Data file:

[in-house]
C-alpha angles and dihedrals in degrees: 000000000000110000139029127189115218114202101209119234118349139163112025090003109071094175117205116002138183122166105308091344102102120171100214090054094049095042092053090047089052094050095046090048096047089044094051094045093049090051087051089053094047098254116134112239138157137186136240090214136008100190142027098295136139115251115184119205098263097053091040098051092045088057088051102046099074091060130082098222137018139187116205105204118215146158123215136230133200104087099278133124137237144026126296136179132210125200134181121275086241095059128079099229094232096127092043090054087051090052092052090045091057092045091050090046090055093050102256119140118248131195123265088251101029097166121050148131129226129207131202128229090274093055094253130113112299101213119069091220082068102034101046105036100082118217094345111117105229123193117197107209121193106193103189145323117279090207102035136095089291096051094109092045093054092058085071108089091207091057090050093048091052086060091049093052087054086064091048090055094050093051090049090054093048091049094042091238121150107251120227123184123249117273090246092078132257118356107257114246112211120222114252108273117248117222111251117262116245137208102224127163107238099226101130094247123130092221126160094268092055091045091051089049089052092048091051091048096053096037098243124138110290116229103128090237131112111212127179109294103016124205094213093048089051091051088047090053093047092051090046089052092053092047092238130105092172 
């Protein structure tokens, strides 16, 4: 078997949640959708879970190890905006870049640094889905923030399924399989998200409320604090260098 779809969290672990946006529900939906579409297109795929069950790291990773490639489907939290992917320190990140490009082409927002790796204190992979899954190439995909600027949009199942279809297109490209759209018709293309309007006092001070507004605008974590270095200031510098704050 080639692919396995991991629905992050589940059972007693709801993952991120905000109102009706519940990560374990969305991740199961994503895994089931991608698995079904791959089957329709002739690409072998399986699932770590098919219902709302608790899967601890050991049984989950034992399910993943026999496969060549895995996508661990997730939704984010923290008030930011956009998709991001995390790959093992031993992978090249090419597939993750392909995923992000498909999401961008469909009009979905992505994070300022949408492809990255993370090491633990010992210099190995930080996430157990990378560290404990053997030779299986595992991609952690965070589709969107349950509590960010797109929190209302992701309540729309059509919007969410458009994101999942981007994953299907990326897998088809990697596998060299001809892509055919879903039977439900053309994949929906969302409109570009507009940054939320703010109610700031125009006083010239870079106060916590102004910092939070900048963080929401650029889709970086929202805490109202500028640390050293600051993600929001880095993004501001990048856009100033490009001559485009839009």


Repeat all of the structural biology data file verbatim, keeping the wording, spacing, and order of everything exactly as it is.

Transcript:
[in-house]
C-alpha angles and dihedrals in degrees: 000000000000110000139029127189115218114202101209119234118349139163112025090003109071094175117205116002138183122166105308091344102102120171100214090054094049095042092053090047089052094050095046090048096047089044094051094045093049090051087051089053094047098254116134112239138157137186136240090214136008100190142027098295136139115251115184119205098263097053091040098051092045088057088051102046099074091060130082098222137018139187116205105204118215146158123215136230133200104087099278133124137237144026126296136179132210125200134181121275086241095059128079099229094232096127092043090054087051090052092052090045091057092045091050090046090055093050102256119140118248131195123265088251101029097166121050148131129226129207131202128229090274093055094253130113112299101213119069091220082068102034101046105036100082118217094345111117105229123193117197107209121193106193103189145323117279090207102035136095089291096051094109092045093054092058085071108089091207091057090050093048091052086060091049093052087054086064091048090055094050093051090049090054093048091049094042091238121150107251120227123184123249117273090246092078132257118356107257114246112211120222114252108273117248117222111251117262116245137208102224127163107238099226101130094247123130092221126160094268092055091045091051089049089052092048091051091048096053096037098243124138110290116229103128090237131112111212127179109294103016124205094213093048089051091051088047090053093047092051090046089052092053092047092238130105092172 
């Protein structure tokens, strides 16, 4: 078997949640959708879970190890905006870049640094889905923030399924399989998200409320604090260098 779809969290672990946006529900939906579409297109795929069950790291990773490639489907939290992917320190990140490009082409927002790796204190992979899954190439995909600027949009199942279809297109490209759209018709293309309007006092001070507004605008974590270095200031510098704050 080639692919396995991991629905992050589940059972007693709801993952991120905000109102009706519940990560374990969305991740199961994503895994089931991608698995079904791959089957329709002739690409072998399986699932770590098919219902709302608790899967601890050991049984989950034992399910993943026999496969060549895995996508661990997730939704984010923290008030930011956009998709991001995390790959093992031993992978090249090419597939993750392909995923992000498909999401961008469909009009979905992505994070300022949408492809990255993370090491633990010992210099190995930080996430157990990378560290404990053997030779299986595992991609952690965070589709969107349950509590960010797109929190209302992701309540729309059509919007969410458009994101999942981007994953299907990326897998088809990697596998060299001809892509055919879903039977439900053309994949929906969302409109570009507009940054939320703010109610700031125009006083010239870079106060916590102004910092939070900048963080929401650029889709970086929202805490109202500028640390050293600051993600929001880095993004501001990048856009100033490009001559485009839009």